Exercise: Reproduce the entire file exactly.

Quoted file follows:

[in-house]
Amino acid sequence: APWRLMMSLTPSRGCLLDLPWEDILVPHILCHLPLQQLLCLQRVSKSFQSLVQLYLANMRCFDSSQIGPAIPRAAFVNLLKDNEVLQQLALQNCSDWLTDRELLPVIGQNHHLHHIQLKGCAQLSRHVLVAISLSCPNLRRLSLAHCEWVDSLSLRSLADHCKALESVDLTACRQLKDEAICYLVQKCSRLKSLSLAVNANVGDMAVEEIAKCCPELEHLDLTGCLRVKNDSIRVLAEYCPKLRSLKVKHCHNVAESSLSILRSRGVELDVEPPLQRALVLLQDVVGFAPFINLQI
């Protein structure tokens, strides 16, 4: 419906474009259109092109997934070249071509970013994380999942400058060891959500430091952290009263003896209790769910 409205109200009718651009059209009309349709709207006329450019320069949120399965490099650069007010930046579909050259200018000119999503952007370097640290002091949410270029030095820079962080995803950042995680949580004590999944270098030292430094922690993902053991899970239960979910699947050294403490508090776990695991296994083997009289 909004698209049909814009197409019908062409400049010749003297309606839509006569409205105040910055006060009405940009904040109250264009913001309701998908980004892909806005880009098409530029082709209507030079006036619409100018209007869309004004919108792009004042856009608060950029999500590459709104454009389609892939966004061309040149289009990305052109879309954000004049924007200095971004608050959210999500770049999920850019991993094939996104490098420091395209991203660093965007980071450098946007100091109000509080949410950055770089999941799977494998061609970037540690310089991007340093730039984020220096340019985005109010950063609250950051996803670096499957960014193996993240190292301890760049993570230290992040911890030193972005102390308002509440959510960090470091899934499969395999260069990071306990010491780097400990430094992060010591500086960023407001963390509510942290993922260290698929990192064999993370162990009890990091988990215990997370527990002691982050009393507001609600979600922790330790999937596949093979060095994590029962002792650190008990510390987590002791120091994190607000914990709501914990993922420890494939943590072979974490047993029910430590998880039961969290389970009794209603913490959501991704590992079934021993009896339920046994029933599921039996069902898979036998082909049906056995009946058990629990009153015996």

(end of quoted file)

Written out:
[in-house]
Amino acid sequence: APWRLMMSLTPSRGCLLDLPWEDILVPHILCHLPLQQLLCLQRVSKSFQSLVQLYLANMRCFDSSQIGPAIPRAAFVNLLKDNEVLQQLALQNCSDWLTDRELLPVIGQNHHLHHIQLKGCAQLSRHVLVAISLSCPNLRRLSLAHCEWVDSLSLRSLADHCKALESVDLTACRQLKDEAICYLVQKCSRLKSLSLAVNANVGDMAVEEIAKCCPELEHLDLTGCLRVKNDSIRVLAEYCPKLRSLKVKHCHNVAESSLSILRSRGVELDVEPPLQRALVLLQDVVGFAPFINLQI
């Protein structure tokens, strides 16, 4: 419906474009259109092109997934070249071509970013994380999942400058060891959500430091952290009263003896209790769910 409205109200009718651009059209009309349709709207006329450019320069949120399965490099650069007010930046579909050259200018000119999503952007370097640290002091949410270029030095820079962080995803950042995680949580004590999944270098030292430094922690993902053991899970239960979910699947050294403490508090776990695991296994083997009289 909004698209049909814009197409019908062409400049010749003297309606839509006569409205105040910055006060009405940009904040109250264009913001309701998908980004892909806005880009098409530029082709209507030079006036619409100018209007869309004004919108792009004042856009608060950029999500590459709104454009389609892939966004061309040149289009990305052109879309954000004049924007200095971004608050959210999500770049999920850019991993094939996104490098420091395209991203660093965007980071450098946007100091109000509080949410950055770089999941799977494998061609970037540690310089991007340093730039984020220096340019985005109010950063609250950051996803670096499957960014193996993240190292301890760049993570230290992040911890030193972005102390308002509440959510960090470091899934499969395999260069990071306990010491780097400990430094992060010591500086960023407001963390509510942290993922260290698929990192064999993370162990009890990091988990215990997370527990002691982050009393507001609600979600922790330790999937596949093979060095994590029962002792650190008990510390987590002791120091994190607000914990709501914990993922420890494939943590072979974490047993029910430590998880039961969290389970009794209603913490959501991704590992079934021993009896339920046994029933599921039996069902898979036998082909049906056995009946058990629990009153015996």